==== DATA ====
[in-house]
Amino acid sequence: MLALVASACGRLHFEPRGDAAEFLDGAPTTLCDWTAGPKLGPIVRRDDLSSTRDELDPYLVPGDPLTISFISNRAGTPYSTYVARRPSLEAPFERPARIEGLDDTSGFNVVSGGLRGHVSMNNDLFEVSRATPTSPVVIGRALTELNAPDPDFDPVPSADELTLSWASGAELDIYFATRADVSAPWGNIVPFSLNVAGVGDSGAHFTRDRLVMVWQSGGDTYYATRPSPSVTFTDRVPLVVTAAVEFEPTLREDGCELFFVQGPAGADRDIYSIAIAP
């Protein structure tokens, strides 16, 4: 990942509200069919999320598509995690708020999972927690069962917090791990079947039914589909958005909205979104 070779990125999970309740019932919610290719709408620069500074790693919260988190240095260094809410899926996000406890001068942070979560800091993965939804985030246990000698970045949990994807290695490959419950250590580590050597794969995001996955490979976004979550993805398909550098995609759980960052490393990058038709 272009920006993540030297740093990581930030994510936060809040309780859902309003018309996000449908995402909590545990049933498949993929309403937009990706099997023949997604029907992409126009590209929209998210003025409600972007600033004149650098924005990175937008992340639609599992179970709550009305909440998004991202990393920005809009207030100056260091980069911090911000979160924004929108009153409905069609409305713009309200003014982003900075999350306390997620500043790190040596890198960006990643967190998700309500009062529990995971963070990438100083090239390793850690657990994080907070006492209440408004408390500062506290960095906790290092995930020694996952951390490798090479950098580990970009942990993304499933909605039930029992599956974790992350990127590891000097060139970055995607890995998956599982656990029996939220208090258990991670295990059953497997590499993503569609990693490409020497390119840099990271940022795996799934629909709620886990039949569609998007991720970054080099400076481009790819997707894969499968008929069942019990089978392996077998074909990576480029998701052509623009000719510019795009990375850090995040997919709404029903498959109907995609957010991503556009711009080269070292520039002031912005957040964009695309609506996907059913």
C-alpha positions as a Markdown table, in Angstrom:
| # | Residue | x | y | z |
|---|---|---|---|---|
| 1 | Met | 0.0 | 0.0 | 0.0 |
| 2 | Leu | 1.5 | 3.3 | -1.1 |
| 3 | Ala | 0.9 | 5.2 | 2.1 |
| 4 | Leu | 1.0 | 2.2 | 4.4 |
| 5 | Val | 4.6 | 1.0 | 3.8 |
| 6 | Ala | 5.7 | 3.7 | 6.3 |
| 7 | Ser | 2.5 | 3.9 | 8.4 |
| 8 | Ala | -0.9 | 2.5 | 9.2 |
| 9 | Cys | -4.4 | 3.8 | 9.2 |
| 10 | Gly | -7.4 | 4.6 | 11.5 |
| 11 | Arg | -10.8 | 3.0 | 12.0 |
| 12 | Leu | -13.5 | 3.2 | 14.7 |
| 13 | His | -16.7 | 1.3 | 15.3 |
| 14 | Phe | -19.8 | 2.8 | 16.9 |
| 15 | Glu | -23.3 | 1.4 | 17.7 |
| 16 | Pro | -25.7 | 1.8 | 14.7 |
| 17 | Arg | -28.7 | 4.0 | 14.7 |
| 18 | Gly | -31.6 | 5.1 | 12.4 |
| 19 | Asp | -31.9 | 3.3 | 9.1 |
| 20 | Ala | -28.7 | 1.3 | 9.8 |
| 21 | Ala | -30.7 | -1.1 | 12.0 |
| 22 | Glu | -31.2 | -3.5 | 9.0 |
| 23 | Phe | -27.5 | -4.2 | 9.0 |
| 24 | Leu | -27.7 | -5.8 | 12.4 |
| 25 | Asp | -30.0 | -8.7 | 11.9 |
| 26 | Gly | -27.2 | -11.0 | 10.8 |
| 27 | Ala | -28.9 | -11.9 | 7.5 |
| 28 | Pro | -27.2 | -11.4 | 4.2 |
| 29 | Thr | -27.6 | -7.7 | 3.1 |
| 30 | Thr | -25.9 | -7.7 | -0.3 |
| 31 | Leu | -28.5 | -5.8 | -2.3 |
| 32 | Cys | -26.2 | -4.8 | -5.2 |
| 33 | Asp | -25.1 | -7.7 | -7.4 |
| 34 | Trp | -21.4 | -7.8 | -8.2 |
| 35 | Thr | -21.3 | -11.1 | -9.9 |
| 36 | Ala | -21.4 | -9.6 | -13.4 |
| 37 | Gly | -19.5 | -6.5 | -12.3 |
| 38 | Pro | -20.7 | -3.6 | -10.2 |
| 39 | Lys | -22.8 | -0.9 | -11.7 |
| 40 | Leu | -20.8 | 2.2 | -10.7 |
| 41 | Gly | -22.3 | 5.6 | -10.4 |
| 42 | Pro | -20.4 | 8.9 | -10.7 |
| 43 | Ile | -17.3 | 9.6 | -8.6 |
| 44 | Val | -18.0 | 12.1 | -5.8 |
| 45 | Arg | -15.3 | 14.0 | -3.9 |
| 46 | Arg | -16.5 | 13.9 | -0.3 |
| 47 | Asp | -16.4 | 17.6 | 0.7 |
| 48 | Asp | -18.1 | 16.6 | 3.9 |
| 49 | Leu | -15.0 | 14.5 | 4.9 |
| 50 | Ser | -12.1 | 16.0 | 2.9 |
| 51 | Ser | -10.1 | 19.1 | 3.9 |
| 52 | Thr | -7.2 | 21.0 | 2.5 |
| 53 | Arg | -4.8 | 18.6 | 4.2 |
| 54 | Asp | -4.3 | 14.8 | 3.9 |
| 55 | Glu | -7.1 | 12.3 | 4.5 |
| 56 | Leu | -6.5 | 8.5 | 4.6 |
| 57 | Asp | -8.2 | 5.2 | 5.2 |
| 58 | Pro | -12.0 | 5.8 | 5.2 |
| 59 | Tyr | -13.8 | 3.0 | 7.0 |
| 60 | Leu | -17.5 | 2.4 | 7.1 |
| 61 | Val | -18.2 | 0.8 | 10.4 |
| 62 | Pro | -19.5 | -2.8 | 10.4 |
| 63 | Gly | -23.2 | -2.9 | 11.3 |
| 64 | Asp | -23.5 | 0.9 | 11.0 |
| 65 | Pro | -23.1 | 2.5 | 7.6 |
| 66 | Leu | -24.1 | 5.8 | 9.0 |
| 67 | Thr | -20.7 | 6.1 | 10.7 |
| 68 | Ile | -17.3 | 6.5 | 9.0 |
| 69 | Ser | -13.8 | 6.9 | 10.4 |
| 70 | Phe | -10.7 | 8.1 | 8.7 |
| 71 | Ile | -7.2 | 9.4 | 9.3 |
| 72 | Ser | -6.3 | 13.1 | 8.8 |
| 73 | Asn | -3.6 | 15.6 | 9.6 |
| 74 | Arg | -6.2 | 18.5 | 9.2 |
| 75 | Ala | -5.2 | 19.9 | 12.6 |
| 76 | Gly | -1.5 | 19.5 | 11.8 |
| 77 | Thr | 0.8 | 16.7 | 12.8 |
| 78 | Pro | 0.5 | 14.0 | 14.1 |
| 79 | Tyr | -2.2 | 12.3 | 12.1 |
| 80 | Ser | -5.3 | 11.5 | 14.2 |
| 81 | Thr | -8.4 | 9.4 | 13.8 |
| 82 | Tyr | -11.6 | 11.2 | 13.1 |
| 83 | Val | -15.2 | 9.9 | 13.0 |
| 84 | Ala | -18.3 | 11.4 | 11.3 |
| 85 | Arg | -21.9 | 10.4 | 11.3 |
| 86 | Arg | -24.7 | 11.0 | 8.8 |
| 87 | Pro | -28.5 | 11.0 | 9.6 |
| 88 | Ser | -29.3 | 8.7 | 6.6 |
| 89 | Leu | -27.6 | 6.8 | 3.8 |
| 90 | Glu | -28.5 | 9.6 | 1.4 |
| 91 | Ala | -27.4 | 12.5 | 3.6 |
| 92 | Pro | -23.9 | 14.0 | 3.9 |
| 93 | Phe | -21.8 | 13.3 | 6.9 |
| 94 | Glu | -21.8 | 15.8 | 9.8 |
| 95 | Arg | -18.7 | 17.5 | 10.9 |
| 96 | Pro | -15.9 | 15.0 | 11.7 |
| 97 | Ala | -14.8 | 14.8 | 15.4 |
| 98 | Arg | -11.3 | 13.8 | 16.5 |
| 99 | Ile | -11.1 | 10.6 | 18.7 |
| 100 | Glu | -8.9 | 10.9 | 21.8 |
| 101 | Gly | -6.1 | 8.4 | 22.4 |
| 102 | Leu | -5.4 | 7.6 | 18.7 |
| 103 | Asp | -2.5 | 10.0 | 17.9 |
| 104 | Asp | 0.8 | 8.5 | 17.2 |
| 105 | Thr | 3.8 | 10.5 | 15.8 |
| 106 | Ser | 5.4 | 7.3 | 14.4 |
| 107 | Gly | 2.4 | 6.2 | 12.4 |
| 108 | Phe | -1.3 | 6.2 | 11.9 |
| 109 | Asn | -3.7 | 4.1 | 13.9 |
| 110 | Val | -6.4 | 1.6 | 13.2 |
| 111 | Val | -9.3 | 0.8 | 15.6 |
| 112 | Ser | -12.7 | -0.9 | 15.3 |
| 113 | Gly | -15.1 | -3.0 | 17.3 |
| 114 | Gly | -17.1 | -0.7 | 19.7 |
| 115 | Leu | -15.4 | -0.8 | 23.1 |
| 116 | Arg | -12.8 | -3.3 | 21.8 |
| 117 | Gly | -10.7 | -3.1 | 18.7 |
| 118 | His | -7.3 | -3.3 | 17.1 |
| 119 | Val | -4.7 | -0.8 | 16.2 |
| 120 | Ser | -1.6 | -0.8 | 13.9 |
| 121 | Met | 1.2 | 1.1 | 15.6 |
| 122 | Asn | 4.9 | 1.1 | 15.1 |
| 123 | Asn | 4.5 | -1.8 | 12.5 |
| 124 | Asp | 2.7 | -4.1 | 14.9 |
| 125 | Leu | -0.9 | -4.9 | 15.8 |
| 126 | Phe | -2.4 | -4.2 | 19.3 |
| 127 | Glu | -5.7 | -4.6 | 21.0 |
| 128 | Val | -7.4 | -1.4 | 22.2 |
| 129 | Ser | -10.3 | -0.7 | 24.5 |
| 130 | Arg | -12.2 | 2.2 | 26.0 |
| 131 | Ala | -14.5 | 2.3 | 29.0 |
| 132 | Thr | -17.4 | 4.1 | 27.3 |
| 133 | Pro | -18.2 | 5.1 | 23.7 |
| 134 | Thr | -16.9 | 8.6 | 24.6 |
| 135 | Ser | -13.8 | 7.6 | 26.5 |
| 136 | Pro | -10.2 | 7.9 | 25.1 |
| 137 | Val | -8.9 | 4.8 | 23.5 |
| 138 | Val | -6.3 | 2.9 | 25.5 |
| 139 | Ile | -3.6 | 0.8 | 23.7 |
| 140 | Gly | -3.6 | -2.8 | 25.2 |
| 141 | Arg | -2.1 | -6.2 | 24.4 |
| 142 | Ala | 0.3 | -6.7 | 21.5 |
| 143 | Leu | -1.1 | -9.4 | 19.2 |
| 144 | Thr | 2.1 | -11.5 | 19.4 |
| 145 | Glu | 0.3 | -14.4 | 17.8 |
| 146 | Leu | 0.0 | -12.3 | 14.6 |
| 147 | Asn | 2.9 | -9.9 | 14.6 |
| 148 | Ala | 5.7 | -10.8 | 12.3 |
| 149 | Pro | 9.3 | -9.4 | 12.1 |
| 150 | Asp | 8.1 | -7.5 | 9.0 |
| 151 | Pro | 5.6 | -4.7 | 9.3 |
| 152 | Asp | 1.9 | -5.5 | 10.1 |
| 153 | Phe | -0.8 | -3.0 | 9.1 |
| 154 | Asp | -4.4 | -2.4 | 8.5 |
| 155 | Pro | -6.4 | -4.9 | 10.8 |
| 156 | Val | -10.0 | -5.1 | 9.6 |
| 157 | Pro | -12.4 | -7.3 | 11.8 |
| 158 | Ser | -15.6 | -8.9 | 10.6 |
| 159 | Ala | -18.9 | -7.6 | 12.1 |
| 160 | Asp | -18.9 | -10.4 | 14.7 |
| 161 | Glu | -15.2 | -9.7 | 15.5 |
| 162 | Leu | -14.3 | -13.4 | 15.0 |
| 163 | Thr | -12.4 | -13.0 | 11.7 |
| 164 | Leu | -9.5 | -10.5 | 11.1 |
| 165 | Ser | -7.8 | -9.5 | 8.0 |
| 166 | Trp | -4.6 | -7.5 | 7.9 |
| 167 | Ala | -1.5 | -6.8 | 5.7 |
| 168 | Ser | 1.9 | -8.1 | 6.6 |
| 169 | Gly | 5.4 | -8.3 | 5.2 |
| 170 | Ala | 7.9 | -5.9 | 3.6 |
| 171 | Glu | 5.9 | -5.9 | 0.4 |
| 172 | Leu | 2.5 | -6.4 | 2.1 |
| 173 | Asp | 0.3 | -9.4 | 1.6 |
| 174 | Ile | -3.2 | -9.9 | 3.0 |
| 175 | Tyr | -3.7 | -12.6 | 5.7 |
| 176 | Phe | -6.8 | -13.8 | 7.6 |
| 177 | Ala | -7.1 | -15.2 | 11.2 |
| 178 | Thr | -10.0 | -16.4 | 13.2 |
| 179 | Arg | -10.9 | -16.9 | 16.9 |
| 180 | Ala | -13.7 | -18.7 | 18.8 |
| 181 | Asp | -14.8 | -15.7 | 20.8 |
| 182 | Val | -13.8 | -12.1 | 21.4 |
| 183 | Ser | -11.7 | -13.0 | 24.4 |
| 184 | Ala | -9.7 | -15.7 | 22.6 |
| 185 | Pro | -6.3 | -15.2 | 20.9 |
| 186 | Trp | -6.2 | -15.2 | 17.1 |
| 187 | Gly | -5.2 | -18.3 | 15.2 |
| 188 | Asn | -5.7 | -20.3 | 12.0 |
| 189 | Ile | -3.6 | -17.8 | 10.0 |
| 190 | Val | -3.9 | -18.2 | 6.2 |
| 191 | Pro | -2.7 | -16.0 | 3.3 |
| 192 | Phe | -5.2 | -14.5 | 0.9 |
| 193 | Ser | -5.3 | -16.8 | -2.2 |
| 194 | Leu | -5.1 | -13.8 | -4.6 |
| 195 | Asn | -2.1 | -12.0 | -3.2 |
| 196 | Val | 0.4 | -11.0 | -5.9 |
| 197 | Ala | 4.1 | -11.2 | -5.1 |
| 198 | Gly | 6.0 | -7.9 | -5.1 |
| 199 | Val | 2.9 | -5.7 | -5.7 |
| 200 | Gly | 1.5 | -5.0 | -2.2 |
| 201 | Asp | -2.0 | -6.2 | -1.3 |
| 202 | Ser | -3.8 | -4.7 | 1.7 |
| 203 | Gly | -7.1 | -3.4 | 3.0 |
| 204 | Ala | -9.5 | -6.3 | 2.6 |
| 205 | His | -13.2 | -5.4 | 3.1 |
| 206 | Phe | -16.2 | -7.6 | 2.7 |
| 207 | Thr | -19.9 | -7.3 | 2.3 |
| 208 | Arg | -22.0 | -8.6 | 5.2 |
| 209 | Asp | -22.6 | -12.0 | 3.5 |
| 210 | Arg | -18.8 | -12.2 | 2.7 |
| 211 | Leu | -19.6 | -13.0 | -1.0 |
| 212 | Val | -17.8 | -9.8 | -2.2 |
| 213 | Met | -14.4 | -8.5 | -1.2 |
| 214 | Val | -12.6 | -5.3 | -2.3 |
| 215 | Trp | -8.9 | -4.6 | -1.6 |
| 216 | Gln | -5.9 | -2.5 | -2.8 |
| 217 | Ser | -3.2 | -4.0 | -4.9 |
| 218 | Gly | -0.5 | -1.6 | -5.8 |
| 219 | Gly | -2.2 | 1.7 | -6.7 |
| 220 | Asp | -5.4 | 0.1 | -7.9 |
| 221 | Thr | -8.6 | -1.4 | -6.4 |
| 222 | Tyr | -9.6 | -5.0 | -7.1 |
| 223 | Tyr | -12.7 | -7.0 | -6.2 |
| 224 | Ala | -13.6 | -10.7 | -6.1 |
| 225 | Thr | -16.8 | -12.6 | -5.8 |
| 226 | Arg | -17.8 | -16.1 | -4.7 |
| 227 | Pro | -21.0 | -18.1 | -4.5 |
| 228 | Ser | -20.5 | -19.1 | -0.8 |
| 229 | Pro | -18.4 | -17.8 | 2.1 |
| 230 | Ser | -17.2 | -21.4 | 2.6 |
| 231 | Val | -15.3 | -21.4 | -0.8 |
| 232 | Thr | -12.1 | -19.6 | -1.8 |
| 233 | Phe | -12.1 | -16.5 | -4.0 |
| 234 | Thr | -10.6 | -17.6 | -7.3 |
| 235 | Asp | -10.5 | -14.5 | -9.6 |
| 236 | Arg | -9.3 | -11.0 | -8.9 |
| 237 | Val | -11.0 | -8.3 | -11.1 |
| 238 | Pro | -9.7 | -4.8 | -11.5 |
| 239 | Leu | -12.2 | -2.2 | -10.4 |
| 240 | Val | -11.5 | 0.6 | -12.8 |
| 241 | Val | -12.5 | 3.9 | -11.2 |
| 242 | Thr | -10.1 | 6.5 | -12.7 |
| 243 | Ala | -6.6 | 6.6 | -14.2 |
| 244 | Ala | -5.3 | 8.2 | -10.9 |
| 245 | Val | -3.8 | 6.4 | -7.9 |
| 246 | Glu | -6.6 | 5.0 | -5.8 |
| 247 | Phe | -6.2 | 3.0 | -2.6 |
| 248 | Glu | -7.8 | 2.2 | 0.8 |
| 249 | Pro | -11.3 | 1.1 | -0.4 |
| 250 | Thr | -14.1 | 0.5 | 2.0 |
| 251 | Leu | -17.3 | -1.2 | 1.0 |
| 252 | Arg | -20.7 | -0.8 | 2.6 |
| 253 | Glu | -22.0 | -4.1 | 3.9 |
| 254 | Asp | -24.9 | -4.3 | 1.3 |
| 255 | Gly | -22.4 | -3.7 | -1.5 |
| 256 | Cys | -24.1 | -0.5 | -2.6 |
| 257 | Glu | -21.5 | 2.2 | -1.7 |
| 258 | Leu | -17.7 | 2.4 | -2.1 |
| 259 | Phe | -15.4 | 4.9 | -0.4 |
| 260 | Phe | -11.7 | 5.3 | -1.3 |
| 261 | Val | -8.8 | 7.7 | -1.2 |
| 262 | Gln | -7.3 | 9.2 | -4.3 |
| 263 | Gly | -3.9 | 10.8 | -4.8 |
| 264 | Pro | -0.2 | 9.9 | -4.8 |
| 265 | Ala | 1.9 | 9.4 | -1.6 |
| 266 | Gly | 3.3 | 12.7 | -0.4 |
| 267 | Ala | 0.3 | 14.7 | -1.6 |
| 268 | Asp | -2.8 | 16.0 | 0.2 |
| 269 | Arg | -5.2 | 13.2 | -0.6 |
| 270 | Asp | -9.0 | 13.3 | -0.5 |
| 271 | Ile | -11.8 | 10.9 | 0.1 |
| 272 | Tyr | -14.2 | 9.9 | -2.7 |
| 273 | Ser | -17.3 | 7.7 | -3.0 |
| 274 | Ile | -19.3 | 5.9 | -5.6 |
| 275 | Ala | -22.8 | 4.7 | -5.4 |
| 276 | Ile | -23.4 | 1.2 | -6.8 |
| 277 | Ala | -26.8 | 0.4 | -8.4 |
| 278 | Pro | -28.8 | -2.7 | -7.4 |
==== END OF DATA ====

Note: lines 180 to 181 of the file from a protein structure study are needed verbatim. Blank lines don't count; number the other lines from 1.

| 174 | Ile | -3.2 | -9.9 | 3.0 |
| 175 | Tyr | -3.7 | -12.6 | 5.7 |